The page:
Morning Prayer, Rite Two, in The Book of Common Prayer (1979) includes a modern-language version of that prayer.  So does Daily Morning Prayer in Texts for Common Prayer (2013), of the Donatist (in the broad definition of that term) Anglican Church in North America.  Any form of the prayer is absent from the corresponding ritual in The Book of Common Prayer (1928).

Brent’s legacy includes not only a meaningful prayer in The Book of Common Prayer (1979) but the World Council of Churches (founded in 1948) and The Episcopal Church in the Philippines (an autonomous province of the Anglican Communion since 1988).

KENNETH RANDOLPH TAYLOR

FEBRUARY 5, 2017 COMMON ERA

THE FIFTH SUNDAY AFTER THE EPIPHANY, YEAR A

THE FEAST OF THE MARTYRS OF JAPAN, 1597-1639

THE FEAST OF SAINT AVITUS OF VIENNE, ROMAN CATHOLIC BISHOP

THE FEAST OF SAINT JANE (JOAN) OF VALOIS, COFOUNDER OF THE SISTERS OF THE ANNUNCIATION

THE FEAST OF SAINTS PHILEAS AND PHILOROMUS, ROMAN CATHOLIC MARTYRS

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Heavenly Father, whose Son prayed that we all might be one:

Deliver us from arrogance and prejudice, and give us wisdom and forbearance,

that, following your servant Charles Henry Brent,

we may be united in one family with all who confess the Name of your Son Jesus Christ;

who lives and reigns with you and the Holy Spirit, one God, now and for ever.  Amen.

Isaiah 56:6-8

Psalm 122

Ephesians 4:1-7, 11-13

Matthew 9:35-38

Holy Women, Holy Men:  Celebrating the Saints (2010), page 293

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Feast of Harriet Tubman (March 26)   Leave a comment

harriet-tubman

Above:  Harriet Tubman

Image in the Public Domain

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HARRIET ROSS TUBMAN DAVIS (1820?-MARCH 10, 1913)

Abolitionist

The Episcopal Church celebrates the lives and legacies of Elizabeth Cady Stanton, Amelia Bloomer, Sojourner Truth, and Harriet Tubman on July 20.  I have decided, however, to break up that commemoration on this, my Ecumenical Calendar of Saints’ Days and Holy Days.  Therefore I establish her feast day as being separate and set it at March 26, following the lead of Robert Ellsberg, author of All Saints:  Daily Reflections on Saints, Prophets, and Witnesses for Our Time (1997).

Our saint, born circa 1820 in Dorcester County, Maryland, was originally Araminta “Minty” Ross, a slave.  She endured the humiliations and injustices of slavery; her Christian faith, among other things, helped her to do this.  Our saint was a mystic; she entered into trances and understood God to speak to her.  After a trance in 1849 she escaped to freedom in Canada.

“Minty” became Harriet Tubman in 1844, when she married John Tubman.  He died in 1851.

Tubman’s faith compelled her to put her life at risk for the freedom of slaves.  From 1851 to 1861 she made at least 19 trips to Maryland and back to Canada, to bring more than 300 slaves to freedom.  “Moses,” as many slaves called her, was a physically slight person and a moral giant.  She put her life at risk to help others; the bounty for her capture was $40,000.  (Aside: $40,000 in 1861 currency = $1,110,000 in 2015 currency.)  Tubman relocated to upstate New York in 1858/1859.  During the Civil War she worked as a nurse, a scout, and a spy for the U.S. Army.  She even participated in a raid that freed more than 750 slaves.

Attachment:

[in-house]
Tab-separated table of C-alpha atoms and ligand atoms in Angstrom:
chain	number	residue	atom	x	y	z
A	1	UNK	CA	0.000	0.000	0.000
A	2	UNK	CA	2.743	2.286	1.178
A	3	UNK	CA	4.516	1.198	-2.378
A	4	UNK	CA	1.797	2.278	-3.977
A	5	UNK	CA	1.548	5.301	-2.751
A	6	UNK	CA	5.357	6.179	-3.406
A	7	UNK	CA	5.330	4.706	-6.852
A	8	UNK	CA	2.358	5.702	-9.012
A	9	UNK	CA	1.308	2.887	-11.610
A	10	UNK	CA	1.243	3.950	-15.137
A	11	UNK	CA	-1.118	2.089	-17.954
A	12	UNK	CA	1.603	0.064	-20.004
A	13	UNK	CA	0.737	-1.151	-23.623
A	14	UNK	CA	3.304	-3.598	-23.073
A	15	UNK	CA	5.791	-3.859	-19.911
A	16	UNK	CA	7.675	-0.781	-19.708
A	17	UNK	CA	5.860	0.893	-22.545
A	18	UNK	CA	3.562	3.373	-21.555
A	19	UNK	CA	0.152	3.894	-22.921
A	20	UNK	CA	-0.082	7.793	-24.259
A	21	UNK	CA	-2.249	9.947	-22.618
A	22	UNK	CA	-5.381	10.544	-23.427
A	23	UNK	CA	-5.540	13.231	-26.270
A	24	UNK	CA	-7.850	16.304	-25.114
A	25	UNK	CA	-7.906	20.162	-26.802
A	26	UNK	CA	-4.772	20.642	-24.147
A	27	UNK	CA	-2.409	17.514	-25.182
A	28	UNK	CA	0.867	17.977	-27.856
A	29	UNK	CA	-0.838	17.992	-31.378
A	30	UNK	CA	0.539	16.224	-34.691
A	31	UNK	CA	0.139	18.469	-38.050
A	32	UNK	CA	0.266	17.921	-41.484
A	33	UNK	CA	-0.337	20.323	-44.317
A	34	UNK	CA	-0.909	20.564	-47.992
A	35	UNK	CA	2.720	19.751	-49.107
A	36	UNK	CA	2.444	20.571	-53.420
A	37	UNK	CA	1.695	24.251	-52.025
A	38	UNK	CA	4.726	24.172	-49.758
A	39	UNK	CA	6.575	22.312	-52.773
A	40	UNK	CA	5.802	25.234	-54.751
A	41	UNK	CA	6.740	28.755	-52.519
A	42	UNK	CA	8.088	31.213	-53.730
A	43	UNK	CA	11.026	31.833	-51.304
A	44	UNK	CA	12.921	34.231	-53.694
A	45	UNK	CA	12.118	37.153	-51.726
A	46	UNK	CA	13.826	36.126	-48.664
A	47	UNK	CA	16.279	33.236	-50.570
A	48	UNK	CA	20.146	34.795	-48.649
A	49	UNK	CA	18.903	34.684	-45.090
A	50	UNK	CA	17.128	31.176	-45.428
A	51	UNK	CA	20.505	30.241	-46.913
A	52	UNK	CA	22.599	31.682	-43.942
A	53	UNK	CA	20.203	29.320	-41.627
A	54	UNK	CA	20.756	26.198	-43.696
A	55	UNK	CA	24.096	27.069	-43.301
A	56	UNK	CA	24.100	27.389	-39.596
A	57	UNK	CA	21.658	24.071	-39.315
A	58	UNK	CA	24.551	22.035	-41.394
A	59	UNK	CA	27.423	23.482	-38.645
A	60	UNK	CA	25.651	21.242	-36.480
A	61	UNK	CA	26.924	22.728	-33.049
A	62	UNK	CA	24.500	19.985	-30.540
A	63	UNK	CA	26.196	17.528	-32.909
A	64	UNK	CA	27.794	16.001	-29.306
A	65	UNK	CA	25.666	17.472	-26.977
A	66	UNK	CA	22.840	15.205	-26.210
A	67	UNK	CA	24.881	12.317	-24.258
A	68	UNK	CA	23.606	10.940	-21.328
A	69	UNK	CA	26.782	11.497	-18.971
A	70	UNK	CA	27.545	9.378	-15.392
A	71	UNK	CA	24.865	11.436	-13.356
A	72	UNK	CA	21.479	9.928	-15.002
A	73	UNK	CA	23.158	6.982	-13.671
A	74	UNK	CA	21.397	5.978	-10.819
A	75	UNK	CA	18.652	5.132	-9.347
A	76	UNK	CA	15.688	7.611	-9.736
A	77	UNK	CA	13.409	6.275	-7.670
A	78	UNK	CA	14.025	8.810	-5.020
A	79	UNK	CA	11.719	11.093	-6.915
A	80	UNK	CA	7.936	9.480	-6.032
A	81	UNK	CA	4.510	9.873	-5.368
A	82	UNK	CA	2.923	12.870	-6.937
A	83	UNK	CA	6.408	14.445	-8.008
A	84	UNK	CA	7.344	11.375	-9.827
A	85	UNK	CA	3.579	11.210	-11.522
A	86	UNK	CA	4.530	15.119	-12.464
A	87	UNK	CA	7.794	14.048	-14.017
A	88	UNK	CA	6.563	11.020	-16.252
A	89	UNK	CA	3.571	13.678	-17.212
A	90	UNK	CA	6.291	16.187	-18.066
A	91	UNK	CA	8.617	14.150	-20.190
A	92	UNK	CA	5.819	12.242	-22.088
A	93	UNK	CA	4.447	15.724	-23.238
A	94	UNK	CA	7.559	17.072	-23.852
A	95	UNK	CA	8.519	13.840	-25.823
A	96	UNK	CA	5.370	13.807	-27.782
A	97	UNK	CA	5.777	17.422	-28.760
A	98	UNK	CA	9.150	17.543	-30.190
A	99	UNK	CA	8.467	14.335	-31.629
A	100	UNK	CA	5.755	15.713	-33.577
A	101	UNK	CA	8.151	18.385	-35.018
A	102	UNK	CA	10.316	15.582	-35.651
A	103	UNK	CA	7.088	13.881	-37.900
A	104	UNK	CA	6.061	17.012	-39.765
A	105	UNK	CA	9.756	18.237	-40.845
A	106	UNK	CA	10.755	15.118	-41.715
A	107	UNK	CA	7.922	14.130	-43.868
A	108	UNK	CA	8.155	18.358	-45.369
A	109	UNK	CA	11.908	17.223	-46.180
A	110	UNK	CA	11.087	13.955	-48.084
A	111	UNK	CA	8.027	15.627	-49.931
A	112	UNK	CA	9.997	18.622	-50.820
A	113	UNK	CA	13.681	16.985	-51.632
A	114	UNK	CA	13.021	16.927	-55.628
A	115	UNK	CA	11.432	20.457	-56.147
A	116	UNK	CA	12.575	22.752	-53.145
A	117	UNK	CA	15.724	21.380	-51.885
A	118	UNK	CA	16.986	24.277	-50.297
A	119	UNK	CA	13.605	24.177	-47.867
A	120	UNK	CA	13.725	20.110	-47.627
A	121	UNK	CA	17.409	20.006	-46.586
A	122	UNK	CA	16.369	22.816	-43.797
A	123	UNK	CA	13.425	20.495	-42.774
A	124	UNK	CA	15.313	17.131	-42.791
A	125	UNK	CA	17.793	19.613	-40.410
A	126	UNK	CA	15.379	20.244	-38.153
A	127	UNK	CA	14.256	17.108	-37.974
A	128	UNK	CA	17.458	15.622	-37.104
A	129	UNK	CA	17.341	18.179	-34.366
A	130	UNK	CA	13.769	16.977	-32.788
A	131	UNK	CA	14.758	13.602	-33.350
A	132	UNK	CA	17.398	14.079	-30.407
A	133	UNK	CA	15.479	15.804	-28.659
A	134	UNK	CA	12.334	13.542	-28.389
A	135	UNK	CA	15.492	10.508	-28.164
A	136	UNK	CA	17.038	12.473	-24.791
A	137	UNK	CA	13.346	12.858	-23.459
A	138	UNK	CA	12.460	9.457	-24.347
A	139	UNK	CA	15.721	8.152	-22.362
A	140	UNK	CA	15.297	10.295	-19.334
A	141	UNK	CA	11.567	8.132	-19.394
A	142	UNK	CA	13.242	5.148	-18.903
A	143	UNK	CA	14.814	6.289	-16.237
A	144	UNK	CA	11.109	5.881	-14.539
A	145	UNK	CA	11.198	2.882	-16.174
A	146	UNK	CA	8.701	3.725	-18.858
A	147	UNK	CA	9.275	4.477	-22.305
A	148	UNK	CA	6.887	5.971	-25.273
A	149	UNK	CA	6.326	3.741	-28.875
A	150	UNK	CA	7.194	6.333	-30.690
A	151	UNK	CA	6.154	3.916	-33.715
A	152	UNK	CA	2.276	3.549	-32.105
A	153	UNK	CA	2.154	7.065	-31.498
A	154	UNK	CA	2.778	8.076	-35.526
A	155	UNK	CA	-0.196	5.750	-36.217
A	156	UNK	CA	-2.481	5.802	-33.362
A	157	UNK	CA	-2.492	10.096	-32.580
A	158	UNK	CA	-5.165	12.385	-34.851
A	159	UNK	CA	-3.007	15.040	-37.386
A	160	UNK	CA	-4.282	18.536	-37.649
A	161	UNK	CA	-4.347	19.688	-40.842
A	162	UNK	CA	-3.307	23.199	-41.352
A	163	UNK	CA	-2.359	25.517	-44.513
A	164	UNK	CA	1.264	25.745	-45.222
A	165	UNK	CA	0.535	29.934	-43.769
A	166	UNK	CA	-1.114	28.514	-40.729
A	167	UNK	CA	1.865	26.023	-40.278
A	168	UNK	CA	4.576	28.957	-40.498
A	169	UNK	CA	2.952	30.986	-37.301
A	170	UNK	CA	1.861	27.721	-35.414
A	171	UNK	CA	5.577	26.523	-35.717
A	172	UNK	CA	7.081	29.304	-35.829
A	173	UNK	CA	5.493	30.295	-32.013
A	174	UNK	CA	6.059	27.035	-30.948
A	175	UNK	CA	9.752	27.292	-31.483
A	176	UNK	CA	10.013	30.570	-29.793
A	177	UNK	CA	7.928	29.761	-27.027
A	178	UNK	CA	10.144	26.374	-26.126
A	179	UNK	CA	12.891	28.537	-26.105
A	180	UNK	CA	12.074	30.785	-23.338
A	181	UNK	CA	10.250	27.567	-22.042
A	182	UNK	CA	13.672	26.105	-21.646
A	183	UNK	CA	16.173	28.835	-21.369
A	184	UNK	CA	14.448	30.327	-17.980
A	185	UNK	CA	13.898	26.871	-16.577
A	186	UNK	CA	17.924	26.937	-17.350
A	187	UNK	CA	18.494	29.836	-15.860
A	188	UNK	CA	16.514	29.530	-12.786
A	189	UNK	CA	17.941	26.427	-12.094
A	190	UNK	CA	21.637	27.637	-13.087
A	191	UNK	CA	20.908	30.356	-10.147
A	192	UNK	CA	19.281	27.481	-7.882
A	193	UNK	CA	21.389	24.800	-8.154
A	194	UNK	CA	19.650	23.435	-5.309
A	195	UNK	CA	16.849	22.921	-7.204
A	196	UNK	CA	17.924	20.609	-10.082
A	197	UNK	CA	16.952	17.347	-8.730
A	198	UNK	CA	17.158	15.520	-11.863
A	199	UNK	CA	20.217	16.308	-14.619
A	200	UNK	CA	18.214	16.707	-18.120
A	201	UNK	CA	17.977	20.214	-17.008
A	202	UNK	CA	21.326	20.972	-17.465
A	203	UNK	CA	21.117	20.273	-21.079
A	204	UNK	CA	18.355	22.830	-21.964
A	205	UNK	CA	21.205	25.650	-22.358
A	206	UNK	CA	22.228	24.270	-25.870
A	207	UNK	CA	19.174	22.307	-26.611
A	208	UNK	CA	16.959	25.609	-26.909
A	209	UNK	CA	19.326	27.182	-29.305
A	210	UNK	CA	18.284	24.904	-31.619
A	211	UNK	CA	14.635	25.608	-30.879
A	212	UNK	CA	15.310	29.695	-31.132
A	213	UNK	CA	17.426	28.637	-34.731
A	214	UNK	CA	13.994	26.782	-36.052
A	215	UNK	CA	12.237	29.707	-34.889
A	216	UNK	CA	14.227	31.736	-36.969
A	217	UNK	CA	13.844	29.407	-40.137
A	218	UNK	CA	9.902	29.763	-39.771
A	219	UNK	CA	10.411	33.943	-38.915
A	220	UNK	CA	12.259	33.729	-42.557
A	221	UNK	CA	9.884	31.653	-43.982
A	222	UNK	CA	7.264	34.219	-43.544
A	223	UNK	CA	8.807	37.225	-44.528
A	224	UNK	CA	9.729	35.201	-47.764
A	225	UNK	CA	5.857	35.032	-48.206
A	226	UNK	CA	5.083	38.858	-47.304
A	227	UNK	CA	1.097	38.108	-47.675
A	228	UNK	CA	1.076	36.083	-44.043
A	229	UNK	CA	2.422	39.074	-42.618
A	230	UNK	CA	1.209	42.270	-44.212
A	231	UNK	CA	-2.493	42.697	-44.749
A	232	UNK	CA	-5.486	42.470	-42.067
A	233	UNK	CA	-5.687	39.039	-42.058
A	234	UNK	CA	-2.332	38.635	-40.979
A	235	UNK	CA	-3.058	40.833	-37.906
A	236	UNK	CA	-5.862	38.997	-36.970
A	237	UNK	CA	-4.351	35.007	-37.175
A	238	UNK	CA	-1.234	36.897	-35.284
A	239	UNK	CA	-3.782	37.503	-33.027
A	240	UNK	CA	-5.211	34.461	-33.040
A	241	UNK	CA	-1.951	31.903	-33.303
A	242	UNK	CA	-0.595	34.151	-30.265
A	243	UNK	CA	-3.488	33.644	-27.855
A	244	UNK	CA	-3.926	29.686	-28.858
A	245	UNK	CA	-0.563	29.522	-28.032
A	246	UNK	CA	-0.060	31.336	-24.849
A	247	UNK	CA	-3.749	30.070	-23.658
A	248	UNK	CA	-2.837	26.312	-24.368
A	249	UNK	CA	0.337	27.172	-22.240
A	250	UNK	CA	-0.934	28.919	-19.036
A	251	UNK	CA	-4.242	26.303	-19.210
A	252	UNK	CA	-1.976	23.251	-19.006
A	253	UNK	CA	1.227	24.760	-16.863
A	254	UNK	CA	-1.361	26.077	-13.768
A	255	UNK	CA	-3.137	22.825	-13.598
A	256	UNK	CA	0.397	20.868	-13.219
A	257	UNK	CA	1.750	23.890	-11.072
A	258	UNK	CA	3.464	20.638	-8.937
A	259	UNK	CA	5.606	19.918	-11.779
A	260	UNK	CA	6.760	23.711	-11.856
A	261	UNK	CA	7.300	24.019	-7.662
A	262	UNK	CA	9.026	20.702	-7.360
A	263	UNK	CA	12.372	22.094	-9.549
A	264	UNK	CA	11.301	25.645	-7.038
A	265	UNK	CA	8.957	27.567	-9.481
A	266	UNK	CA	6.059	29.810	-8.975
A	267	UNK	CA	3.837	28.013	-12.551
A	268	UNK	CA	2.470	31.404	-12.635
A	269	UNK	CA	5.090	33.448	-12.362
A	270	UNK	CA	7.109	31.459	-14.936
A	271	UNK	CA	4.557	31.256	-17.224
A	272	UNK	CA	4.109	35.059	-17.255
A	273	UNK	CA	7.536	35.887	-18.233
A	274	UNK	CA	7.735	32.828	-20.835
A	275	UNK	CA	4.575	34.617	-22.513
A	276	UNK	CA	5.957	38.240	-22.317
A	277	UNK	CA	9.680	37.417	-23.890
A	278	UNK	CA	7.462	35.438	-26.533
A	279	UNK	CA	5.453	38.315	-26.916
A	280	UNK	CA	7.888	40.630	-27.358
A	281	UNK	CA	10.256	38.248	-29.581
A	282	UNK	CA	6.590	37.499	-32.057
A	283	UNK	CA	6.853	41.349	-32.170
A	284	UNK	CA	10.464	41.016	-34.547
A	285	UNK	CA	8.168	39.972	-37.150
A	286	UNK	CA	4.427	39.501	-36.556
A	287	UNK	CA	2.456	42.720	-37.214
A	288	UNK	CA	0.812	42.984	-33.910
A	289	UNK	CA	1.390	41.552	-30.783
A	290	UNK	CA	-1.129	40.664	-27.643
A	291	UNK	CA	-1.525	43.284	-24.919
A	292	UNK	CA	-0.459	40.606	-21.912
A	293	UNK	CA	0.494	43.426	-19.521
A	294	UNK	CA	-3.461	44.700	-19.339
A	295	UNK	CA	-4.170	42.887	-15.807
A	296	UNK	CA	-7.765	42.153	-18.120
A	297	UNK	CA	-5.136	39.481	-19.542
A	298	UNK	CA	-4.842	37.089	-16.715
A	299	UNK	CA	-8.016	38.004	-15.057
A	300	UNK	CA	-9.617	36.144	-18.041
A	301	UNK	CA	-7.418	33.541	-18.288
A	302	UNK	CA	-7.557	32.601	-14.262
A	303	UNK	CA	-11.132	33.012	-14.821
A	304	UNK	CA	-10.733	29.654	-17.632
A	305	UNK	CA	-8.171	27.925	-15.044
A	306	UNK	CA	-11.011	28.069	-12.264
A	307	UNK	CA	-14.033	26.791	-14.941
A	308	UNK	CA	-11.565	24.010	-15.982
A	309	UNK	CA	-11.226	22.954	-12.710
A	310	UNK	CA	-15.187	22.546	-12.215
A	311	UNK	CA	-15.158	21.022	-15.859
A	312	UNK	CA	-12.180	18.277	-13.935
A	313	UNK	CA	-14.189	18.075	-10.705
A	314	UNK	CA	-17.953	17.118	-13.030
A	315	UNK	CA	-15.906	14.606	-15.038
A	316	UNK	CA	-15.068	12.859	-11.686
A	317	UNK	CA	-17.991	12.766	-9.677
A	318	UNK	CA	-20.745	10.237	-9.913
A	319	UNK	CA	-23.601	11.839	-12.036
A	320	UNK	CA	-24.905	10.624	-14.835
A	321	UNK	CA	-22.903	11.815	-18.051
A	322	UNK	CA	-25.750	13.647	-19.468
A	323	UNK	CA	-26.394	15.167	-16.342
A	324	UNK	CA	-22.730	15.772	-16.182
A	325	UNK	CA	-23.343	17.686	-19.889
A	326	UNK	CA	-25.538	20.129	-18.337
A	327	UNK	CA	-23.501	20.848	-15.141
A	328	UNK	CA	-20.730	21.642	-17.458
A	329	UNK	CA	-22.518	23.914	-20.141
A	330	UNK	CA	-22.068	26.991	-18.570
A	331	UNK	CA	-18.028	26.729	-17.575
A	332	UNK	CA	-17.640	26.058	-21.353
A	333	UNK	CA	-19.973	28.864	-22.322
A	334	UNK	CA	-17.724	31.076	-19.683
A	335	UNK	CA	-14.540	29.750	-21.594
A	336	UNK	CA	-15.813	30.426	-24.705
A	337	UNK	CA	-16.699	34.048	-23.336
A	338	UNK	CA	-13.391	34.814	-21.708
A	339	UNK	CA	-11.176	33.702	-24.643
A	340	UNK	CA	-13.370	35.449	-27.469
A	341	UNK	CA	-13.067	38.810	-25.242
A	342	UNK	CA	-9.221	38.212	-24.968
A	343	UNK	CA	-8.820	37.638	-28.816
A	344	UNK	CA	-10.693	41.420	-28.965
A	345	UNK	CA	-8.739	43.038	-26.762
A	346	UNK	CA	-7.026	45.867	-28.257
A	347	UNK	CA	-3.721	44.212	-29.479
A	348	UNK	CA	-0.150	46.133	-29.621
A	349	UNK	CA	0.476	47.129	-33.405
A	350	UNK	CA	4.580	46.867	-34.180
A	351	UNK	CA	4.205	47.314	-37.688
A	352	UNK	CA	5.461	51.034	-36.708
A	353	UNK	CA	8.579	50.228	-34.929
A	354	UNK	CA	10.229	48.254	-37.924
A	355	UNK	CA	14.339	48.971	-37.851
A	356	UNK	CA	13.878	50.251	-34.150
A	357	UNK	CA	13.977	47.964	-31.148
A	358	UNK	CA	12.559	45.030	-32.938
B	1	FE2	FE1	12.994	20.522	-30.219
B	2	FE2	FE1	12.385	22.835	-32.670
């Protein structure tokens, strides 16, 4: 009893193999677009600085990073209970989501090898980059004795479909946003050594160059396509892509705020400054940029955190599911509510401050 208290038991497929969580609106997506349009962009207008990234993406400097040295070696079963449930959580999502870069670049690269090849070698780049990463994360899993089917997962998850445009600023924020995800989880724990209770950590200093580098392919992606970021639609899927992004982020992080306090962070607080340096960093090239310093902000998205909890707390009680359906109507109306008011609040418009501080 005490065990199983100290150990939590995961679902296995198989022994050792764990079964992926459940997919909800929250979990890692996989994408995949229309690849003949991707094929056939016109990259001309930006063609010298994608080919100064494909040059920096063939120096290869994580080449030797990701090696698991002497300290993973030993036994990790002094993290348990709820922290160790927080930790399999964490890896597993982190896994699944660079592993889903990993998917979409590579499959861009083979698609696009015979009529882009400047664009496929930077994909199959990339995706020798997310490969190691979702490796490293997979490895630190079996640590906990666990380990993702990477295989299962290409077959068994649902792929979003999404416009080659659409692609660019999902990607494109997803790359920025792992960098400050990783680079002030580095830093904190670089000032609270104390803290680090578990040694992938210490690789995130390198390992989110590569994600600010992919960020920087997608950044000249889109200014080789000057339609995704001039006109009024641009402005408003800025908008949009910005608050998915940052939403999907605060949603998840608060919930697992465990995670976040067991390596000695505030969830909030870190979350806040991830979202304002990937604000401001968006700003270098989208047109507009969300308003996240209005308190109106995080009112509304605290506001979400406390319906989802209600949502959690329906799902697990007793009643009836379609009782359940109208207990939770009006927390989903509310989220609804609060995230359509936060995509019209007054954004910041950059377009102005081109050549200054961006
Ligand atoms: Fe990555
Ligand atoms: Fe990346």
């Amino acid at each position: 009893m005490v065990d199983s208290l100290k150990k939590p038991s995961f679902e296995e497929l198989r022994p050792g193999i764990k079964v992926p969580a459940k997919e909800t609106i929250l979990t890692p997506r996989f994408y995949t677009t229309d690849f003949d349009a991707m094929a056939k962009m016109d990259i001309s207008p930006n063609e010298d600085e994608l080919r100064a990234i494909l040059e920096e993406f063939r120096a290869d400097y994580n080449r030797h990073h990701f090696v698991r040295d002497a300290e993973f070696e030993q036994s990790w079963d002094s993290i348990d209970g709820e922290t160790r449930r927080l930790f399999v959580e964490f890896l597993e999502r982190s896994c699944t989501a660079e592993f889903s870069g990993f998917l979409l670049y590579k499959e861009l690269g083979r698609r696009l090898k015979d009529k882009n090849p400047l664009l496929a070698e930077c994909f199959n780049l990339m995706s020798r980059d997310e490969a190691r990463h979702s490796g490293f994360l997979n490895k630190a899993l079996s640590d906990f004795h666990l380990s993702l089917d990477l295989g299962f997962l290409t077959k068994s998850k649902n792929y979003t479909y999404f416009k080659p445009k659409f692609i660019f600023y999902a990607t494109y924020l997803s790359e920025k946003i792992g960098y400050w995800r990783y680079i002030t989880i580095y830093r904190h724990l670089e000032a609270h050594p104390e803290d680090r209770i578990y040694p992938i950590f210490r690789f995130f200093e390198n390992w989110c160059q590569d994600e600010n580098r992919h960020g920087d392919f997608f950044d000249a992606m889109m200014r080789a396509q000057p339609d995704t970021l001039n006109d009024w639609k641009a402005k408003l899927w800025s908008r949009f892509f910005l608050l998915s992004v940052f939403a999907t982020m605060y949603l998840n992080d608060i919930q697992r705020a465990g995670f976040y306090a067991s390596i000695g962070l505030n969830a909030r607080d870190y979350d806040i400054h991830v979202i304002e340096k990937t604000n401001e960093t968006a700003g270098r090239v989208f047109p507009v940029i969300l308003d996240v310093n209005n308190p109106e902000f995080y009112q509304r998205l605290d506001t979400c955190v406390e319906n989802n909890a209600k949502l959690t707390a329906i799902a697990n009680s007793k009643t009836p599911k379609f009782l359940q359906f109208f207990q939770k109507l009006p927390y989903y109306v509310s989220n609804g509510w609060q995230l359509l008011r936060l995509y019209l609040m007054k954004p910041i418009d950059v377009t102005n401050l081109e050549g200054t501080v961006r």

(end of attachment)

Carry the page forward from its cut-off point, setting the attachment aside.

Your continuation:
Tubman continued her good works after the Civil War.  She, although poor, took African-American orphans and elderly people into her home.  Although she was illiterate, our saint founded schools for African-American children.  When she came into more money, she helped those who were more impoverished than she was.  Our saint, who married Nelson Davis (died in 1888) in 1869, was the adoptive mother of Gertie Davis (born in 1876).  Our saint also advocated for feminist causes, working with Elizabeth Cady Stanton and Susan B. Anthony.  Tubman, however, chose to focus more on the problems of African Americans than on those of women in general.

Tubman died at Auburn, New York, on March 10, 1913.  She was in her nineties.

In 2016, when the U.S. Department of the Treasury announced plans to replace President Andrew Jackson‘s image on the $20 bill with the likeness of Tubman, candidate Donald Trump denounced the proposed change as an example of political correctness.  Actually, Tubman did more that was positive for the United States than Jackson did.  Jackson, for example, executed the policy of Indian removal, set the stage for the morally indefensible Trail of Tears, and led the charge to destroy the Second Bank of the United States.  The last item alone makes his place on money dubious.

KENNETH RANDOLPH TAYLOR

FEBRUARY 4, 2017 COMMON ERA

THE FEAST OF SAINT CORNELIUS THE CENTURION, WITNESS TO THE CRUCIFIXION

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Holy and righteous God, you created us in your image.

Grant us grace to contend fearlessly against evil and make no peace with oppression.

Help us, like your servant Harriet Tubman, to work for justice among people and nations,

to the glory of your name, through Jesus Christ, our Savior and Lord,

who lives and reigns with you and the Holy Spirit, one God, now and forever.  Amen.

Hosea 2:18-23

Psalm 94:1-15

Romans 12:9-21

Luke 6:20-36

–Adapted from Evangelical Lutheran Worship (2006), page 60